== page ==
Houston History will debut its second digital issue on July 31, 2014. This exciting magazine traces the history of Southeast Houston “From Pastures to South Park to MLK.”
Hermann Park Conservancy has partnered with the Julia Ideson Library downtown and the Houston Public Library to present an exhibition that runs until July 26th honoring Hermann Park’s centennial. Objects on display from the Park’s history include original planning documents, maps, renderings, and photos that have come from the archives of Hermann Park Conservancy, the […]
Under the terms of a major gift from Welcome W. Wilson, Sr., to the Center for Public History, the Houston History Project will be renamed the Welcome Wilson Houston History Collaborative. The Houston History magazine, the UH Oral History of Houston, the UH Houston History Archives, and UH Memories Documentary Films will become parts of the new Collaborative, which will remain under the direction of Joe Pratt.
Days after the Confederates opened fire on Fort Sumter in April 1861, President Lincoln declared a blockade of ports in the seceded states. The blockade represented a key part of the North’s “Anaconda” strategy, designed to isolate the Confederacy from trade and foreign assistance, slowly squeezing the life out of the rebellion.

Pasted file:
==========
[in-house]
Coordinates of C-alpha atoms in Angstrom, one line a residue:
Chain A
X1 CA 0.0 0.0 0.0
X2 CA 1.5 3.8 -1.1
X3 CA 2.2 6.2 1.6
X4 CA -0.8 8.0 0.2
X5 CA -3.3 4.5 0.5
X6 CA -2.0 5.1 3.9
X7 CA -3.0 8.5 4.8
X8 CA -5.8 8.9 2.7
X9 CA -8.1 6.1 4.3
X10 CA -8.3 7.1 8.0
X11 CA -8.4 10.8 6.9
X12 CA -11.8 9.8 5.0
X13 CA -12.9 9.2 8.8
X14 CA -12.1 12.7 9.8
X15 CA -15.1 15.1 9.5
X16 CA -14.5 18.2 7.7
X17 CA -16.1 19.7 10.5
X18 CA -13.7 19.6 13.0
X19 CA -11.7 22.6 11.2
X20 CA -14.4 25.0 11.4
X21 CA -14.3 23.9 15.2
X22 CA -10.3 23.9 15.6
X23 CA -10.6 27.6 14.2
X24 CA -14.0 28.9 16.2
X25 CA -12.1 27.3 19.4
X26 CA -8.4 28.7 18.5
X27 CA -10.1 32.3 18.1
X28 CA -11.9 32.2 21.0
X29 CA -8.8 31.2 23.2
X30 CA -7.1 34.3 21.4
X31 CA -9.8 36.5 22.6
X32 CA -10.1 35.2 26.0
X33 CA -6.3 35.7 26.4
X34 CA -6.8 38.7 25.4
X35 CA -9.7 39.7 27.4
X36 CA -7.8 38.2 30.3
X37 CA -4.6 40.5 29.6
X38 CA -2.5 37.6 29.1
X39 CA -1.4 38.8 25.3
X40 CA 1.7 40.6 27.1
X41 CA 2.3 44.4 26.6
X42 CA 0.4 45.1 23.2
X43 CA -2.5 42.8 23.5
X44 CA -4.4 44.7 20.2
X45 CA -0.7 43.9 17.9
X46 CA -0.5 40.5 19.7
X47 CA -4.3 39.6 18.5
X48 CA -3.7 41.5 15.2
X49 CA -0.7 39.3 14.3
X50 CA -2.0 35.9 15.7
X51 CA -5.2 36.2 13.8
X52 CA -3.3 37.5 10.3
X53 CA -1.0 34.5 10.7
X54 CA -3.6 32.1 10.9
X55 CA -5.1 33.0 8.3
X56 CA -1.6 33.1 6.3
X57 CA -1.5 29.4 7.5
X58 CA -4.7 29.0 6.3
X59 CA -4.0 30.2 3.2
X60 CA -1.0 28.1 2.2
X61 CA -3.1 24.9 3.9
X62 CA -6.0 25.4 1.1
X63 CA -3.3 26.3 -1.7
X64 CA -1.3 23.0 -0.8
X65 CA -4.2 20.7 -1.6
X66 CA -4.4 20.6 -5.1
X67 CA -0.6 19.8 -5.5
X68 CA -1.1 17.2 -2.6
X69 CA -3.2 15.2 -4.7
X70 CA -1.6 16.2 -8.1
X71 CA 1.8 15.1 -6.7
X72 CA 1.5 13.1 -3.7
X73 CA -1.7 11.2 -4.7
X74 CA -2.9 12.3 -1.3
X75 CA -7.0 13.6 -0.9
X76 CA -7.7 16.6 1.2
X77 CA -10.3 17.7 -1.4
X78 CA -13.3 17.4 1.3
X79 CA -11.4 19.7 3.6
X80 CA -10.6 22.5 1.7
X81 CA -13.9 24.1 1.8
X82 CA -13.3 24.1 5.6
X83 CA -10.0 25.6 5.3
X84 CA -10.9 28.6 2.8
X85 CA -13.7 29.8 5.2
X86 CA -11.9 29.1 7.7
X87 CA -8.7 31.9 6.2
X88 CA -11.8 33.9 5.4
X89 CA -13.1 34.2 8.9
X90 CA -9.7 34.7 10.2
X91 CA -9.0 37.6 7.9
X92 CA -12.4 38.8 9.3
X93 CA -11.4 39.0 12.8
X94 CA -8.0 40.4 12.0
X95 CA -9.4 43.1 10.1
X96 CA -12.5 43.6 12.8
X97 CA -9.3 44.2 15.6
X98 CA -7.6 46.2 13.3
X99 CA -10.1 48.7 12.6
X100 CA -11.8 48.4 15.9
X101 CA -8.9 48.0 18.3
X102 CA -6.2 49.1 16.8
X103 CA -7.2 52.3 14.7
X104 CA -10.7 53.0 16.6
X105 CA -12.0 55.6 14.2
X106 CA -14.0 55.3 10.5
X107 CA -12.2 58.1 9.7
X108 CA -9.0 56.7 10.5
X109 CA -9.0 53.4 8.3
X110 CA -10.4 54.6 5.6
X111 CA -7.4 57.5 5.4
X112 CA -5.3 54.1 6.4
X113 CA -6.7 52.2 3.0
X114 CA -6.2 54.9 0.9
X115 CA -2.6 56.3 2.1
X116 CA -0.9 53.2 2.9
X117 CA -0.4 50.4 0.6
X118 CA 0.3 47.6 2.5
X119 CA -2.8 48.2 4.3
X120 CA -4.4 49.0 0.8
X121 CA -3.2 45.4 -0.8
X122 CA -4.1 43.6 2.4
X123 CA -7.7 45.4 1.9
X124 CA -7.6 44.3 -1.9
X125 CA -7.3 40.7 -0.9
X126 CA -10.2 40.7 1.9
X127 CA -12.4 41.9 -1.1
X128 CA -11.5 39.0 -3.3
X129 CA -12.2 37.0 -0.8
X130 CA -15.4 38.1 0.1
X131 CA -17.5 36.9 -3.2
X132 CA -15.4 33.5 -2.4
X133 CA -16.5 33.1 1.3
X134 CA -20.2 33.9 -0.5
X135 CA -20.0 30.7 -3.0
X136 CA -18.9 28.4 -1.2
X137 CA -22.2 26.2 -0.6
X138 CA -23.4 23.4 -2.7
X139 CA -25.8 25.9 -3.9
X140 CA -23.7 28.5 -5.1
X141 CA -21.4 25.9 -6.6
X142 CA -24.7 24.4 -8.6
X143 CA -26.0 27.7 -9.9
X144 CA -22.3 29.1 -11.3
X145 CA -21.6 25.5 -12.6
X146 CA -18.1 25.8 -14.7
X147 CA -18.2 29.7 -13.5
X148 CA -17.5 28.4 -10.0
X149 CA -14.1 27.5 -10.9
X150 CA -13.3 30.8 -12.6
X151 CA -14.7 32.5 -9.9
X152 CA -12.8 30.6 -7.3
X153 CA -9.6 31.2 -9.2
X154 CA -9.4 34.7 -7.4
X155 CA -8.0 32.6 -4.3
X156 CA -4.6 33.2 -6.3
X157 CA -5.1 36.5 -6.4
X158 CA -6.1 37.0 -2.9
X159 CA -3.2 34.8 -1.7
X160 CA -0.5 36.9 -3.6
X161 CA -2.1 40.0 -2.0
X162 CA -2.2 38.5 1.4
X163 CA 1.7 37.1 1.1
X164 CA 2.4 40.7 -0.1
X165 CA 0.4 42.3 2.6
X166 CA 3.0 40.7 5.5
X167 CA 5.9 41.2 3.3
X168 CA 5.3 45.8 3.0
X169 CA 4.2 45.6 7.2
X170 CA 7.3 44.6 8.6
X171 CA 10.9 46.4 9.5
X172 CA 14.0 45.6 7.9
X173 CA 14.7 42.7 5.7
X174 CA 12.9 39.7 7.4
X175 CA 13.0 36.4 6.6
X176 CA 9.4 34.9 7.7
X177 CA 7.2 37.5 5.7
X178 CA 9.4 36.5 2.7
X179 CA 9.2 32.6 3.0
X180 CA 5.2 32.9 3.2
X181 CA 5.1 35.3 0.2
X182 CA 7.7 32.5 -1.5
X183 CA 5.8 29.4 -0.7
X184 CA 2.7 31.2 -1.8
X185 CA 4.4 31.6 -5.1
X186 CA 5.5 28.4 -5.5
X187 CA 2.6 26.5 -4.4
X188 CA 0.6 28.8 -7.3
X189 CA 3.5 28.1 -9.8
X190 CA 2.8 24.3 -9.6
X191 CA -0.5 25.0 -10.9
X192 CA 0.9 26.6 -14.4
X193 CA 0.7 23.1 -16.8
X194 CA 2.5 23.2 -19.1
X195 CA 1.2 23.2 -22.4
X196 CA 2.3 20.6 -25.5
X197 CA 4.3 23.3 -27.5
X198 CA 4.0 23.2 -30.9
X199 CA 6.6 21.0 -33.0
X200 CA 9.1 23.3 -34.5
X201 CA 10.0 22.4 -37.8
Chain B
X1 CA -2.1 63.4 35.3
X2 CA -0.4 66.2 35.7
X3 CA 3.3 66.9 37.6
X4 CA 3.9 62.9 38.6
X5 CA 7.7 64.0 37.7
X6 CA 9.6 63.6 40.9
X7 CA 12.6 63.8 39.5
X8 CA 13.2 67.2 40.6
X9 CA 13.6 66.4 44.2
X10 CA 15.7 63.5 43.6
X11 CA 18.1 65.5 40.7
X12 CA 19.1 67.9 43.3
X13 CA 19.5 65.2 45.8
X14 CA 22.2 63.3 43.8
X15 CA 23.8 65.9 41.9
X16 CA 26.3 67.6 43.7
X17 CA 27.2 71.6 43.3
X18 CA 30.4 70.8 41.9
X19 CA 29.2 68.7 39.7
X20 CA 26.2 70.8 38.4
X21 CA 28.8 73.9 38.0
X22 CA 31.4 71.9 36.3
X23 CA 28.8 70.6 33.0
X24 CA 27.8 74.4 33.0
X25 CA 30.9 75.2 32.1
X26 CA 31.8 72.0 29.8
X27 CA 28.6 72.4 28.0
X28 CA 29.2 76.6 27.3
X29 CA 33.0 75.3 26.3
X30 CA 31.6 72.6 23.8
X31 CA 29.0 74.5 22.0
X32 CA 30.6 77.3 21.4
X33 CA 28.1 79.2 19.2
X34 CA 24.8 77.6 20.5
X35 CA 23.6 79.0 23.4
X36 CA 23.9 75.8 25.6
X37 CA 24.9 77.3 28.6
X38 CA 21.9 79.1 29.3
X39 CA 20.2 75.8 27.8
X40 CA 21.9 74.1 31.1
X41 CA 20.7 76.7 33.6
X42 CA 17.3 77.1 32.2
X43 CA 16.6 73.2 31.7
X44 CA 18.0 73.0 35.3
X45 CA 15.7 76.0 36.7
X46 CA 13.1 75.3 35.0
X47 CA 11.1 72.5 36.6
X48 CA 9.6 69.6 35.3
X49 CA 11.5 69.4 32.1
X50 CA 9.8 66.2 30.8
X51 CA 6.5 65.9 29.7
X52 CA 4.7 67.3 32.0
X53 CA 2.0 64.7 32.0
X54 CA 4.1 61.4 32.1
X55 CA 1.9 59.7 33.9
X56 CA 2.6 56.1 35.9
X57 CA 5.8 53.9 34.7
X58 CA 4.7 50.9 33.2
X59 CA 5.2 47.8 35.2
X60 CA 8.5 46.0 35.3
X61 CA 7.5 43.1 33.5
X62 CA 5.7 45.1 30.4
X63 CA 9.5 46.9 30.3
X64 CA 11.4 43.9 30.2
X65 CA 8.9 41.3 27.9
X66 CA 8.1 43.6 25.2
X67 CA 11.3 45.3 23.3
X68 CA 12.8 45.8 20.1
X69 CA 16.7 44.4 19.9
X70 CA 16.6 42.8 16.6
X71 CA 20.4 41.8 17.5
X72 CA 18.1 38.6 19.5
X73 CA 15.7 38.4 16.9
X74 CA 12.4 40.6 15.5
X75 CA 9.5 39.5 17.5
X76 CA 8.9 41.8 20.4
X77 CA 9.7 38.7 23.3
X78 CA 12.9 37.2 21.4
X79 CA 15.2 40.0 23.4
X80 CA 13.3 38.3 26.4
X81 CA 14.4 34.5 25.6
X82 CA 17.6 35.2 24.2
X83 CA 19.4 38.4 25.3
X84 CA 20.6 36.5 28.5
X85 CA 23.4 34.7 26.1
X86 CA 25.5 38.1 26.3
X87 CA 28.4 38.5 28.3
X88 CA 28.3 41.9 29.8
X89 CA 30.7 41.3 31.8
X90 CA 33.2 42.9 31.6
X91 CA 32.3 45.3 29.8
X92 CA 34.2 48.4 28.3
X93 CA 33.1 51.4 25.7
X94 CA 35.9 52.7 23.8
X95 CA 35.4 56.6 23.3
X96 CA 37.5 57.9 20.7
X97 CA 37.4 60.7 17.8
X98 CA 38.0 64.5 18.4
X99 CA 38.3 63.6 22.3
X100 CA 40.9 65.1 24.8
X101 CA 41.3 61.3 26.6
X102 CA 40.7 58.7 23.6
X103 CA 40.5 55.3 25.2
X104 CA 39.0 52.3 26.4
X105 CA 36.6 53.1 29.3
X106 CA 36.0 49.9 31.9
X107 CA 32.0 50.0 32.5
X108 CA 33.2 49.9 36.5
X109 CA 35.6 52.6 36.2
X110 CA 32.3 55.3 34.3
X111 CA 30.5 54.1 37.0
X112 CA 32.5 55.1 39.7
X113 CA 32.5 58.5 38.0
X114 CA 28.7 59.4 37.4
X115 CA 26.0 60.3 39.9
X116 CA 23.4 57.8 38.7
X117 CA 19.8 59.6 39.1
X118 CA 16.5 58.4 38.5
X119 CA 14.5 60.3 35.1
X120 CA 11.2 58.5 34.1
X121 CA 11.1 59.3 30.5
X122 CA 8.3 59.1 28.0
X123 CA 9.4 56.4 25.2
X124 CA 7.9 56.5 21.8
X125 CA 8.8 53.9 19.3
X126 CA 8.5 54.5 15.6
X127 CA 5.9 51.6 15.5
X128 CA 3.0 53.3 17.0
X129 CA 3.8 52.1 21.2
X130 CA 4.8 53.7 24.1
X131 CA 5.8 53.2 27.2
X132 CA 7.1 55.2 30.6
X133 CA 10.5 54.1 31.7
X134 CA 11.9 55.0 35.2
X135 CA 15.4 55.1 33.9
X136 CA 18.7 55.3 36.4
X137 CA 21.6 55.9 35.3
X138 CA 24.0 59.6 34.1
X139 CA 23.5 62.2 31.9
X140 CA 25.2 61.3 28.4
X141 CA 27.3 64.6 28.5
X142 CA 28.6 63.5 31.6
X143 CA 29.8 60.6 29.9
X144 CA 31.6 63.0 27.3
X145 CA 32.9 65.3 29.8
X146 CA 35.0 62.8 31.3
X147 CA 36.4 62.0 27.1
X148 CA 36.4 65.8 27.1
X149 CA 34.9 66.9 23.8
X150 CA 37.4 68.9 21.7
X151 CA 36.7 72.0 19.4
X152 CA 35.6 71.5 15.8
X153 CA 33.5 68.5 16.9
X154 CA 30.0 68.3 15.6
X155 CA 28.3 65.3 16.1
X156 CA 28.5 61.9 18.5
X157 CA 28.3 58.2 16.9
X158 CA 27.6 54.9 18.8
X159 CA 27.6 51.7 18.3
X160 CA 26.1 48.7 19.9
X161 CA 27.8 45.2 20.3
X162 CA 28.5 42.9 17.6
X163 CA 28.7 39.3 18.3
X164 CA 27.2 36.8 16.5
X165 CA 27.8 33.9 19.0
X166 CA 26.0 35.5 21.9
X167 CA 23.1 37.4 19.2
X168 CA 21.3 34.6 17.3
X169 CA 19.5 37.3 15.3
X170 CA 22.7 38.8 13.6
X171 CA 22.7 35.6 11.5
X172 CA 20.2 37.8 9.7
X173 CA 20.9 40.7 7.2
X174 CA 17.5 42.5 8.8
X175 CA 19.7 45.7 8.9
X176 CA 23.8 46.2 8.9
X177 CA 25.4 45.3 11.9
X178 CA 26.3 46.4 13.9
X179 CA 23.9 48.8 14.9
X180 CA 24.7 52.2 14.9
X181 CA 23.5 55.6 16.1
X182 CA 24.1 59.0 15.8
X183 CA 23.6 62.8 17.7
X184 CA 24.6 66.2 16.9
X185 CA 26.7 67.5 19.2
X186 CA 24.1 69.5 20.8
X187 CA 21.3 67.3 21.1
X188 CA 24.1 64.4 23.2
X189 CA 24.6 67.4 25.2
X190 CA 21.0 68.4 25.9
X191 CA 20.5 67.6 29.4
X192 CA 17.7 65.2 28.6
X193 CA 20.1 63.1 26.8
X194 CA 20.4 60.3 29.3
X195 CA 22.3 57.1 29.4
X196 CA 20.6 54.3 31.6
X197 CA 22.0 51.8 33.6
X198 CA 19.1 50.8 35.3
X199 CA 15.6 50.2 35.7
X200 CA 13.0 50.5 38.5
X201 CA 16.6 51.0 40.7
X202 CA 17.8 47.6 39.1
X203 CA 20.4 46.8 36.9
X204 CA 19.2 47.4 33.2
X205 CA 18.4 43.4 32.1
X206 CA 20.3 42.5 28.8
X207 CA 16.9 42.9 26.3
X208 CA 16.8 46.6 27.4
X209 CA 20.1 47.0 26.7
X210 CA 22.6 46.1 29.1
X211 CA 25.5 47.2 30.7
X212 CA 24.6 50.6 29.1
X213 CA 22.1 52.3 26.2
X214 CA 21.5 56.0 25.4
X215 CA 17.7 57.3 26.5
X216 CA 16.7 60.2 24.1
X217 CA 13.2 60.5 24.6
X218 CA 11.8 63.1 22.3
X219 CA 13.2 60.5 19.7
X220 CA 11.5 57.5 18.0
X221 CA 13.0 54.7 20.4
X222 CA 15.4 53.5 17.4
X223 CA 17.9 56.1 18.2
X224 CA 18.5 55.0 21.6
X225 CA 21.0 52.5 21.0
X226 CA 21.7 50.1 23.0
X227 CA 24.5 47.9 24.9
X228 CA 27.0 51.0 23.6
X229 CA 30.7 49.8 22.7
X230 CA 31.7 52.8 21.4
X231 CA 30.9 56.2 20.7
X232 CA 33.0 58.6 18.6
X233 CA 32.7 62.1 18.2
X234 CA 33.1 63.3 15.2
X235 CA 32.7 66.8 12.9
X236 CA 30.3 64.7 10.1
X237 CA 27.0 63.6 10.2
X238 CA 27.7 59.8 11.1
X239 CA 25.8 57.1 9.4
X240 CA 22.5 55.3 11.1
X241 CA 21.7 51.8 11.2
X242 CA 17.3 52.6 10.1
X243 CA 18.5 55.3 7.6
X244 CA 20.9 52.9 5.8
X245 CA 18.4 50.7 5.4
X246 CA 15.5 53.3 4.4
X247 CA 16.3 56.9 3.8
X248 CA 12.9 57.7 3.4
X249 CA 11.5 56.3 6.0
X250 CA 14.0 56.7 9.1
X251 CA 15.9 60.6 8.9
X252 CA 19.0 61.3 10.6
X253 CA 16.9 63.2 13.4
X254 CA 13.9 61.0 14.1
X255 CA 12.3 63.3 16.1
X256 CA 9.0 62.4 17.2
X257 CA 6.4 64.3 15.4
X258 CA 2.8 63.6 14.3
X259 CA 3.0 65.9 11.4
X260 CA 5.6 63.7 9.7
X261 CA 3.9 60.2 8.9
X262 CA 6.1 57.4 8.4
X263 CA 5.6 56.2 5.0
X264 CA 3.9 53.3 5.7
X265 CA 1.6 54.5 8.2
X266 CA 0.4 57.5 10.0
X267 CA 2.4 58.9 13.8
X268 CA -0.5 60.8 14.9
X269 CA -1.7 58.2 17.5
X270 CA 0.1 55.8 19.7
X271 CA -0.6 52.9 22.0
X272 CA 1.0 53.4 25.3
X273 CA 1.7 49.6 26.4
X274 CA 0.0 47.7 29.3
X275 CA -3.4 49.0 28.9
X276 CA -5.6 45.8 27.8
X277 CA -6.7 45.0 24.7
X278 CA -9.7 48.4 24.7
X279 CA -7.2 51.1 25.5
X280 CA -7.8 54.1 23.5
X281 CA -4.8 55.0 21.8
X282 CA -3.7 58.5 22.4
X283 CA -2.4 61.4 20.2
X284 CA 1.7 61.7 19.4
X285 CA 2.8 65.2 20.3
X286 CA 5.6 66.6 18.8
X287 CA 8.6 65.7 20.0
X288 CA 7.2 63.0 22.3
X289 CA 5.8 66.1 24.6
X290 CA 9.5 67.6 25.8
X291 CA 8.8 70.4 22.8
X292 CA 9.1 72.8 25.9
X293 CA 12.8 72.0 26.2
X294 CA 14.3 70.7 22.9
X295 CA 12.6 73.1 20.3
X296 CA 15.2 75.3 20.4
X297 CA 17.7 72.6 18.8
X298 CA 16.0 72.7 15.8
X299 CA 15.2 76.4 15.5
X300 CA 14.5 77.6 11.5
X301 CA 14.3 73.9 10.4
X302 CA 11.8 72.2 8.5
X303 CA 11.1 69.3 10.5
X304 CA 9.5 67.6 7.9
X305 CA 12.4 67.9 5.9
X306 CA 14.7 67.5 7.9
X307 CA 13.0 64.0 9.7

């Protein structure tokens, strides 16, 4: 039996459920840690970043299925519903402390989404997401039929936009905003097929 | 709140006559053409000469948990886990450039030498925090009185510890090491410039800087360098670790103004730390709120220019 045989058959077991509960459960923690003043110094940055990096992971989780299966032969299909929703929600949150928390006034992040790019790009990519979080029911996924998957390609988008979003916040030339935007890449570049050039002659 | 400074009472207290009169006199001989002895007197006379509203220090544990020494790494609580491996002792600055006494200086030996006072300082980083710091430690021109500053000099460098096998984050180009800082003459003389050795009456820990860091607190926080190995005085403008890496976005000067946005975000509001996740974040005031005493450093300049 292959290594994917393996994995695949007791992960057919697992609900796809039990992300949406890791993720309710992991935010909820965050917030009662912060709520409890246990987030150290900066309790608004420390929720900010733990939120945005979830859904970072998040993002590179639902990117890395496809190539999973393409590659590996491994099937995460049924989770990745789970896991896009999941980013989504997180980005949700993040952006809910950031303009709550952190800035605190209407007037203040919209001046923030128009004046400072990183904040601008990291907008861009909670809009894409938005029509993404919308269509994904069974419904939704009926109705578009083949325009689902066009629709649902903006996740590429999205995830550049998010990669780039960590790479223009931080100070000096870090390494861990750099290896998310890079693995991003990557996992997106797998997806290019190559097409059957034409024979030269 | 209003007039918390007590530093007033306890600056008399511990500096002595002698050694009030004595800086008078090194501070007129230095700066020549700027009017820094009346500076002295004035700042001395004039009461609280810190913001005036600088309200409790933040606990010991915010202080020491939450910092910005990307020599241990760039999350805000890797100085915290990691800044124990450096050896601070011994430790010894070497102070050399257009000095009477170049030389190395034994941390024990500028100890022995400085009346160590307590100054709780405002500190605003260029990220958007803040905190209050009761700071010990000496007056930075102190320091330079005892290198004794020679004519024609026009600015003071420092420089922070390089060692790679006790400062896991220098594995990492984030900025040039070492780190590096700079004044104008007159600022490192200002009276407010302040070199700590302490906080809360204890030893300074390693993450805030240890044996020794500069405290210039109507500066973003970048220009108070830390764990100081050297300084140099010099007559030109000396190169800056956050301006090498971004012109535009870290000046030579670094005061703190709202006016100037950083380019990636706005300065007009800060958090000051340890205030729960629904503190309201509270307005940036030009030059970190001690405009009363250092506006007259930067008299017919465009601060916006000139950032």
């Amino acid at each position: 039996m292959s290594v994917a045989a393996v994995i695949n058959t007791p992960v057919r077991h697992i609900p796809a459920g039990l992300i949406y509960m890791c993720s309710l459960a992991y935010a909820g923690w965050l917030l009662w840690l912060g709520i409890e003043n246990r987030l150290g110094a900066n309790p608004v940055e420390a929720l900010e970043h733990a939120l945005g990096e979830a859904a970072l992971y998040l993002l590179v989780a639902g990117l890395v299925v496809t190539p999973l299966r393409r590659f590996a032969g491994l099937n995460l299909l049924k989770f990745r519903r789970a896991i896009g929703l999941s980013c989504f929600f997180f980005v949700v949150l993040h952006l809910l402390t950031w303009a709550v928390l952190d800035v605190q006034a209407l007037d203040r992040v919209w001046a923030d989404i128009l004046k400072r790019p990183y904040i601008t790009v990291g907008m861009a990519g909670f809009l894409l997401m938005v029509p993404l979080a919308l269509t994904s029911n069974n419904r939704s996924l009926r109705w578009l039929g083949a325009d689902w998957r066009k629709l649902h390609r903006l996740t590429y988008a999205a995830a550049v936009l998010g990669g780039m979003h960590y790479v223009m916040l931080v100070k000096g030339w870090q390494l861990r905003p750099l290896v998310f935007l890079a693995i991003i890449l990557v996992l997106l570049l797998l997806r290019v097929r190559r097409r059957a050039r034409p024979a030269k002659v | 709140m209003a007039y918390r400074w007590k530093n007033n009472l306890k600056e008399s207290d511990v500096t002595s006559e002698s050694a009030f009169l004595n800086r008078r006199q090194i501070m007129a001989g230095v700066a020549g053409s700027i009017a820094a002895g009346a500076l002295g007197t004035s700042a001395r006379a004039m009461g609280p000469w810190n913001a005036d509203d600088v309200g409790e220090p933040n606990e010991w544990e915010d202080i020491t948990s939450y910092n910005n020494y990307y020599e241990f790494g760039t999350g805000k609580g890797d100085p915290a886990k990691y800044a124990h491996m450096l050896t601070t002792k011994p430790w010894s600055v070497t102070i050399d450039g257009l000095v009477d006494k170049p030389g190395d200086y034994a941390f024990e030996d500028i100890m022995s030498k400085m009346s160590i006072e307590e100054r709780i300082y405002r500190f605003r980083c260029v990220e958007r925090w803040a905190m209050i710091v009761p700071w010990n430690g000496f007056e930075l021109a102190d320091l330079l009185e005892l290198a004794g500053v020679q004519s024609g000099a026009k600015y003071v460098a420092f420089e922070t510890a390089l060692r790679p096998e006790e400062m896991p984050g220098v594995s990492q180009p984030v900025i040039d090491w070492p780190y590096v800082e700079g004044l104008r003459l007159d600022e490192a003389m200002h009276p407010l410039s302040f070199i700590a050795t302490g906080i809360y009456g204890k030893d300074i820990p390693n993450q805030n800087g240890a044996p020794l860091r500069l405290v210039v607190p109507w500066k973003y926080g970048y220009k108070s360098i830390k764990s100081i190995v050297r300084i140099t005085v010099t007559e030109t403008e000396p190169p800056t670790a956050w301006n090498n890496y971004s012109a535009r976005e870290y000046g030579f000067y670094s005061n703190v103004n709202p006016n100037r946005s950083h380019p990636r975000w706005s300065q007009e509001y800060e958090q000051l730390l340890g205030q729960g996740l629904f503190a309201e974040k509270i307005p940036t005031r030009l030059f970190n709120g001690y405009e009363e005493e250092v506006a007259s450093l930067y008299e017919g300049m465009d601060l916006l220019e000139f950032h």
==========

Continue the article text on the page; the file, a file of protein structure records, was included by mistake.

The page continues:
During the early twentieth century, Newport News Shipbuilding Company constructed the USS Texas (BB-35), which was commissioned on March 12, 1914. After surviving two world wars, this magnificent vessel became the last surviving dreadnaught battleship, representing an important piece of local and national history.
Two historically important seafaring monuments dating back to World War I (1914-1919) can be found in the Greater Houston area. The grander of the two is the Battleship Texas BB-35, saved from the scrap yard by donations from the people of Texas, and brought here for retirement. Few people realize, however, another World War I monument rests in Galveston Bay.
The Medal of Honor is the highest military award granted to members of the United States Armed Forces. Over 3,400 medals have been conferred upon deserving military personnel who “distinguish[ed] themselves through conspicuous gallantry and intrepidity at the risk of life above and beyond the call of duty.”
From the University of Houston’ s first U. S. Navy Reserve Vocational School to the thousands of service men and women who have attended UH under the G.I. Bill for the past seventy years, UH has a proud tradition of students, faculty, and staff who have served in the armed forces.